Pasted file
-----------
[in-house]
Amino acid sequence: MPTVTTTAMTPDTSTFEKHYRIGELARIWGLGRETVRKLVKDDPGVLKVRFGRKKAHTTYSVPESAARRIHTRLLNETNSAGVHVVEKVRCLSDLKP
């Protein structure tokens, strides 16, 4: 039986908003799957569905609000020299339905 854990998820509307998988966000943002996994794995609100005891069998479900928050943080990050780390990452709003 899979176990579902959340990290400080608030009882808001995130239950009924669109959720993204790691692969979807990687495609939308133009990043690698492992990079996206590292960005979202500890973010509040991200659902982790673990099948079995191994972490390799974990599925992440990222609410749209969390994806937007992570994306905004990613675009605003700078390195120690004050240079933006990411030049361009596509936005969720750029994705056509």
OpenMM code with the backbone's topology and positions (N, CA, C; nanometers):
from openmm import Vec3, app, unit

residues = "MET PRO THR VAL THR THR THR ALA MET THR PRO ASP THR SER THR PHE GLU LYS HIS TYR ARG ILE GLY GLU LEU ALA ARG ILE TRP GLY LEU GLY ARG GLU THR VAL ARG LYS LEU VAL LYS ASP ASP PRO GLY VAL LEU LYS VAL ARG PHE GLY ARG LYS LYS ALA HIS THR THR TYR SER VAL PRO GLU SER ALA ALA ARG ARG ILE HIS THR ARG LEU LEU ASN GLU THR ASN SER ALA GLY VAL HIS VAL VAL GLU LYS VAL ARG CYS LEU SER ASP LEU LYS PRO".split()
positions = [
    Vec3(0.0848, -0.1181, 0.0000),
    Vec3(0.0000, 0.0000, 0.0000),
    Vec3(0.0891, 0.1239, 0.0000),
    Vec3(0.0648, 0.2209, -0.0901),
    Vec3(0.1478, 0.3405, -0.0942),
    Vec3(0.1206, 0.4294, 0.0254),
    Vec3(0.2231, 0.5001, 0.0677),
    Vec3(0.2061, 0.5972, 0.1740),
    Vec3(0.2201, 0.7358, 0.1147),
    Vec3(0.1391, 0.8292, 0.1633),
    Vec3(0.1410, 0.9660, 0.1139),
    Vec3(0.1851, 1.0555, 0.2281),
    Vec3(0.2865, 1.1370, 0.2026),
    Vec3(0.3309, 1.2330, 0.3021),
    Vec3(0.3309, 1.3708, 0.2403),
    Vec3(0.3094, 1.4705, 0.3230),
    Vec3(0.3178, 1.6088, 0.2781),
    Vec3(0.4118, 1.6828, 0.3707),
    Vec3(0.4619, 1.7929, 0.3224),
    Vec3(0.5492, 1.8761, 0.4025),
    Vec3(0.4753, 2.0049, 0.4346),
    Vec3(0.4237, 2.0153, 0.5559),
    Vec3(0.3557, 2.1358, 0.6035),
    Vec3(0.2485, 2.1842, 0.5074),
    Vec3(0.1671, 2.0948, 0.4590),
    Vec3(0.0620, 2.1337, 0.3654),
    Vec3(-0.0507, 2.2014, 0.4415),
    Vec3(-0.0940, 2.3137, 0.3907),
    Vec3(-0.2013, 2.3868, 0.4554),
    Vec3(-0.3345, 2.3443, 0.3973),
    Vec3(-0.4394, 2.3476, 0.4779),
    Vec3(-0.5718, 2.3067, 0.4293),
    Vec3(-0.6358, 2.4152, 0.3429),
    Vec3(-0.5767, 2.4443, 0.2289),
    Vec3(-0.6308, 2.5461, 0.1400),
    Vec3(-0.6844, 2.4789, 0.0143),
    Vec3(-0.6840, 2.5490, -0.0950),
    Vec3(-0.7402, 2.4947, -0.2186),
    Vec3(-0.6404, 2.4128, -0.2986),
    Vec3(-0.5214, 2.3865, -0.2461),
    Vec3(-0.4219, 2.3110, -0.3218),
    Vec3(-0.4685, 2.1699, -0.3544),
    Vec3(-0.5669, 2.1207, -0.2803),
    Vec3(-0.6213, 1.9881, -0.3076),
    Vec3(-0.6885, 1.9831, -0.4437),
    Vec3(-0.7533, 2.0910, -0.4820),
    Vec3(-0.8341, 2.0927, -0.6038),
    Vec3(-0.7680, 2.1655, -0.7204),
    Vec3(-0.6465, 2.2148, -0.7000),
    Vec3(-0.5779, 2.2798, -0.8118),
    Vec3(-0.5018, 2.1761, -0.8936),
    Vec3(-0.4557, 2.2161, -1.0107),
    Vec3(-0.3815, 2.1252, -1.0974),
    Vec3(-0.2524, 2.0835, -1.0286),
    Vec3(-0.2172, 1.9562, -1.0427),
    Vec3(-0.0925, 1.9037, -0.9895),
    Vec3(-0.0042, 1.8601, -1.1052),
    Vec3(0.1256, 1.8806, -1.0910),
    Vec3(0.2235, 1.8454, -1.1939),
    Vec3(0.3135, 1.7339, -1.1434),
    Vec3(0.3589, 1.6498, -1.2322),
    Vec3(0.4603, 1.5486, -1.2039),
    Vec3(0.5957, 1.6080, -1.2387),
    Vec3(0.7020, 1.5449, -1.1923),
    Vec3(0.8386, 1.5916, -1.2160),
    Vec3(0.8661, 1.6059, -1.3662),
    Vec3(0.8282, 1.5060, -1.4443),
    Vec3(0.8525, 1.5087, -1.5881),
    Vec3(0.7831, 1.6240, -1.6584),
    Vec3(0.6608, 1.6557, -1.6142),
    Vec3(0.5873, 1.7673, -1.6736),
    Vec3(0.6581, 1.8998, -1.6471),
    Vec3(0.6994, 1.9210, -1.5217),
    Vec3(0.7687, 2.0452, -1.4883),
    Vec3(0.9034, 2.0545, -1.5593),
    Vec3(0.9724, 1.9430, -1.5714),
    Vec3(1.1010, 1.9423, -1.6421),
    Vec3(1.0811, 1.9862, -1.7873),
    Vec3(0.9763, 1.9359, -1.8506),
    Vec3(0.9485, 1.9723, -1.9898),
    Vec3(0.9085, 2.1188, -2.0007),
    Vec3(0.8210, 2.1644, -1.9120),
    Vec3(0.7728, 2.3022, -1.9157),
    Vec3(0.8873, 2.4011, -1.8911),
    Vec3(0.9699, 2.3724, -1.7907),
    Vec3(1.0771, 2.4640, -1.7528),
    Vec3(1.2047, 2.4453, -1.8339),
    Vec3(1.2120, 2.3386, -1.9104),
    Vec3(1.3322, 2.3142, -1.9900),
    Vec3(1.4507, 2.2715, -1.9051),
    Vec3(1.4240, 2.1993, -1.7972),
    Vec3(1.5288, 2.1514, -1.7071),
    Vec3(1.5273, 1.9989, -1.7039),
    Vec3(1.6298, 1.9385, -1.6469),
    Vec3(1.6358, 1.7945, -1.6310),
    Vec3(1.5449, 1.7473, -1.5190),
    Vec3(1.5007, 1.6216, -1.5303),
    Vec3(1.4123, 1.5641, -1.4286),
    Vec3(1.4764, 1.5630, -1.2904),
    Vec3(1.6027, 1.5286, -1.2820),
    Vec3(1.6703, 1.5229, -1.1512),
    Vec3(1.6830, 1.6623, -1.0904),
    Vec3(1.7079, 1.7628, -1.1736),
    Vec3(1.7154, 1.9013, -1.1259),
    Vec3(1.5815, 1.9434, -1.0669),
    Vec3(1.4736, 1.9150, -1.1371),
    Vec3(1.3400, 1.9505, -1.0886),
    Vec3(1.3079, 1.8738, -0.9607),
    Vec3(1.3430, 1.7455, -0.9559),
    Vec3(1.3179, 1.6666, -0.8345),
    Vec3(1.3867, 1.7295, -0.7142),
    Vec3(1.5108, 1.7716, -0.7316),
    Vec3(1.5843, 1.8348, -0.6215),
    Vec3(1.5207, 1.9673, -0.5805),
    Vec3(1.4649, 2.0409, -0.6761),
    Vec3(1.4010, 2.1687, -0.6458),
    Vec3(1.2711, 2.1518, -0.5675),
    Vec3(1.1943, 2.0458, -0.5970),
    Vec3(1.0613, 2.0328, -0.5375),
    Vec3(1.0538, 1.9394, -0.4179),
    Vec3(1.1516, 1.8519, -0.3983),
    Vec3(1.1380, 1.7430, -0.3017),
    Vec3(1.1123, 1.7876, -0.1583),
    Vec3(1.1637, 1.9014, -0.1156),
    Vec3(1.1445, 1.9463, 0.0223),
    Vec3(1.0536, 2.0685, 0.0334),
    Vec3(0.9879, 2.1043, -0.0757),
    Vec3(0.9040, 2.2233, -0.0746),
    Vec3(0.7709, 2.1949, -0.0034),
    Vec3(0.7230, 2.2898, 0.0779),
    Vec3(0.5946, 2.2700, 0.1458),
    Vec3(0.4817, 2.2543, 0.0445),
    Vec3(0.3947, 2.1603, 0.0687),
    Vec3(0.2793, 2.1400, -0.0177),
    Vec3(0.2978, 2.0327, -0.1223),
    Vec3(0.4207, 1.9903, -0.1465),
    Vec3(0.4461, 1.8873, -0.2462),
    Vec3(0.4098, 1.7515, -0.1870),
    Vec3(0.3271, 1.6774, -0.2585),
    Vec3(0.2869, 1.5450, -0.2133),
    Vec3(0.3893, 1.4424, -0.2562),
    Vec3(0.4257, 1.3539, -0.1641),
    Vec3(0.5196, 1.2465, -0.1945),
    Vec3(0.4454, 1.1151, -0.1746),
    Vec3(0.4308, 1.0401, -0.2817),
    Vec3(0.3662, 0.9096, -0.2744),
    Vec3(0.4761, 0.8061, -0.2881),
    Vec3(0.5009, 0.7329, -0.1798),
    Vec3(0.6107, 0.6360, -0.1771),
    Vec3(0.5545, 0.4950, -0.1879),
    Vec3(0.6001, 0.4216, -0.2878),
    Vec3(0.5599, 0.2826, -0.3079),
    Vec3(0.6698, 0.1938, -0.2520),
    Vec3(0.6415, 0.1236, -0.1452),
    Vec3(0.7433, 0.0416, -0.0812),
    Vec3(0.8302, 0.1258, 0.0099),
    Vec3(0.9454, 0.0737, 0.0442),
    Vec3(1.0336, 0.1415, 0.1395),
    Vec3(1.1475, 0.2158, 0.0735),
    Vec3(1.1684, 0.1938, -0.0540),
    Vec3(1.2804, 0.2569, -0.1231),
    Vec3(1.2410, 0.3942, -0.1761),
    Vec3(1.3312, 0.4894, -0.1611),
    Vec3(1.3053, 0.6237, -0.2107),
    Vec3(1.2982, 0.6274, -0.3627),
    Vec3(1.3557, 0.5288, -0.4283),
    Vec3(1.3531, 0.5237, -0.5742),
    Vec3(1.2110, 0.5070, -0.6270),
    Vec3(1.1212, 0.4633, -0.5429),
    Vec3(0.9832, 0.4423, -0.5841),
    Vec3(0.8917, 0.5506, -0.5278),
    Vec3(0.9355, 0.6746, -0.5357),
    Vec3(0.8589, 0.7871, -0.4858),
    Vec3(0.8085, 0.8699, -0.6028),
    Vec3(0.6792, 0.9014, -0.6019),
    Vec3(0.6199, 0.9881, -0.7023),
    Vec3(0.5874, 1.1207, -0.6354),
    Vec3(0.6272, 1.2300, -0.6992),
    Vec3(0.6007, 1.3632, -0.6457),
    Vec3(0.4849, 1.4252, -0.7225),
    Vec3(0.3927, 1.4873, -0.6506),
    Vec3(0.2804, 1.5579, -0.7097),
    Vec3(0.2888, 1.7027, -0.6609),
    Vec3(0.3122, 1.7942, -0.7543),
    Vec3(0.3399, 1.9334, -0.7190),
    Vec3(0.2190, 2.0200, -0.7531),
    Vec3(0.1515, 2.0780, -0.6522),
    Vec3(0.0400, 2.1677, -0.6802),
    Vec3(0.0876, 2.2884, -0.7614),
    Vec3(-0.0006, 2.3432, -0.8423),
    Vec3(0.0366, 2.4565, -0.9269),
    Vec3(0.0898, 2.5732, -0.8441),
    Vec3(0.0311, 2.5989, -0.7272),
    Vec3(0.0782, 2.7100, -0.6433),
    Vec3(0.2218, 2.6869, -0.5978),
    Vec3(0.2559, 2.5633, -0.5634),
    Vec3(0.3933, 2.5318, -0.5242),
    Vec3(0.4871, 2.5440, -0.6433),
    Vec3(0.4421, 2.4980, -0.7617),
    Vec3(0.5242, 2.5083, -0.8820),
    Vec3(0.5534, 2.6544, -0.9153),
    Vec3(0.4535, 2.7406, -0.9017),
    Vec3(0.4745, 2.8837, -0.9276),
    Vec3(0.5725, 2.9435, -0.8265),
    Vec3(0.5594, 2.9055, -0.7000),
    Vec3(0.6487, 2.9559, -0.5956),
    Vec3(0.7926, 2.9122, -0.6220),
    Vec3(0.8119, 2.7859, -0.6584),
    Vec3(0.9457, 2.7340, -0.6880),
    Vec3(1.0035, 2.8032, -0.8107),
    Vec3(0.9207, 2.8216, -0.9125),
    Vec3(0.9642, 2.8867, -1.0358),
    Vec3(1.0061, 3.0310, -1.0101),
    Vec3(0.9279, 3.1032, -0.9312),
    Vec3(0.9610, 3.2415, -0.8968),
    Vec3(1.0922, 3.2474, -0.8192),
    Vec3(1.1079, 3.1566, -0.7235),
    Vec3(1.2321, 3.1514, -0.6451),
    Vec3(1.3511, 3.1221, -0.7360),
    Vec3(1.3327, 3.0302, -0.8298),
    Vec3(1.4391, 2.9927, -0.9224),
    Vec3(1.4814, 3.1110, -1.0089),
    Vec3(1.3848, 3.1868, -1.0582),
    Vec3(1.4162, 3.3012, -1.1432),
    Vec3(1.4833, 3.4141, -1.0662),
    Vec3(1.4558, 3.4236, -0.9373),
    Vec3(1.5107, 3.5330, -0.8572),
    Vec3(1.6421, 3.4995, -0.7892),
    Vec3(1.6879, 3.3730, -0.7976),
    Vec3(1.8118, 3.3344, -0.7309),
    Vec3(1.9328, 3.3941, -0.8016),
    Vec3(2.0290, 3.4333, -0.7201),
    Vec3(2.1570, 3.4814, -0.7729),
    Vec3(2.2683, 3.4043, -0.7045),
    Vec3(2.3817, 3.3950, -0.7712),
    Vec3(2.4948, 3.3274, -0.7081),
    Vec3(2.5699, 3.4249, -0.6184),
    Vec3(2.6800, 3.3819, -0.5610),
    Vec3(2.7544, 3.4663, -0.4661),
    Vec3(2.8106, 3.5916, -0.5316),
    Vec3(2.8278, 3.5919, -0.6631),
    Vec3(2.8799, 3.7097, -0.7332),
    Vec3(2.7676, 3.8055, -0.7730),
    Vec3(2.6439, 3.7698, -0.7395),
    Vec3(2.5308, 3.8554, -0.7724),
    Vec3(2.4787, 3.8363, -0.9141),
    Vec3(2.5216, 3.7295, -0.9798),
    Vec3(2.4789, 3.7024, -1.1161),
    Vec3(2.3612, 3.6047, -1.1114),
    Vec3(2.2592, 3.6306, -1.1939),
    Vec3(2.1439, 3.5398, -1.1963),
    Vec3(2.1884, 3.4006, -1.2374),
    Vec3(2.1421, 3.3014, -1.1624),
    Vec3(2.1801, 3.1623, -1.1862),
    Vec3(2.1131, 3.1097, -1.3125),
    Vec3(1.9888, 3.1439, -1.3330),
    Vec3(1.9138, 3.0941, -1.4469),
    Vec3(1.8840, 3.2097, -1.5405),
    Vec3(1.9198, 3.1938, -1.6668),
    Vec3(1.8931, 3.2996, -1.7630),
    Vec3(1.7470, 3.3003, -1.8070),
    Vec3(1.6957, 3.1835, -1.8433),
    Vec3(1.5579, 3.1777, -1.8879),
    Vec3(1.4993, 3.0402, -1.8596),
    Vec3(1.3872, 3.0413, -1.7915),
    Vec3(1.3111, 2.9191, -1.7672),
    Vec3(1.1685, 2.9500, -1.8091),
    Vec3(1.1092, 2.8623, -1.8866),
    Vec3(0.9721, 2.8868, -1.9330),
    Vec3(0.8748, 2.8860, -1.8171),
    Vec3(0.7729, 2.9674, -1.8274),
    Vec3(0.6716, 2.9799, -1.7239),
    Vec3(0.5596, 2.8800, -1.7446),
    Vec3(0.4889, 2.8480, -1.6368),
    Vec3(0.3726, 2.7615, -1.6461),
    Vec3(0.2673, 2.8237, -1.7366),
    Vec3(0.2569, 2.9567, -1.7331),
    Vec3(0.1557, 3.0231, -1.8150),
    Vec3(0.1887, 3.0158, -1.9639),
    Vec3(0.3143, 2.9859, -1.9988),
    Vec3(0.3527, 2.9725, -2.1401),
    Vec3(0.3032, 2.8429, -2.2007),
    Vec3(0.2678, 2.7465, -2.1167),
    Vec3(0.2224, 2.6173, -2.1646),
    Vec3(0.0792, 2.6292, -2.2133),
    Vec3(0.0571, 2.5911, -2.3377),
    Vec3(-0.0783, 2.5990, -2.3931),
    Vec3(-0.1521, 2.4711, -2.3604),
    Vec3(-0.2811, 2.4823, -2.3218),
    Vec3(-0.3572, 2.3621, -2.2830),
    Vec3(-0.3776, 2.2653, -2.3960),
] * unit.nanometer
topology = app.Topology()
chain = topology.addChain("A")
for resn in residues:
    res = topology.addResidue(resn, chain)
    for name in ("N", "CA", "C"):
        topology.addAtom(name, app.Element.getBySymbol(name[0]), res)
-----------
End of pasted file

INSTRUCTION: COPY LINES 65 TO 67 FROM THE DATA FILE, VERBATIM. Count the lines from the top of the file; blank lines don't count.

    Vec3(0.1256, 1.8806, -1.0910),
    Vec3(0.2235, 1.8454, -1.1939),
    Vec3(0.3135, 1.7339, -1.1434),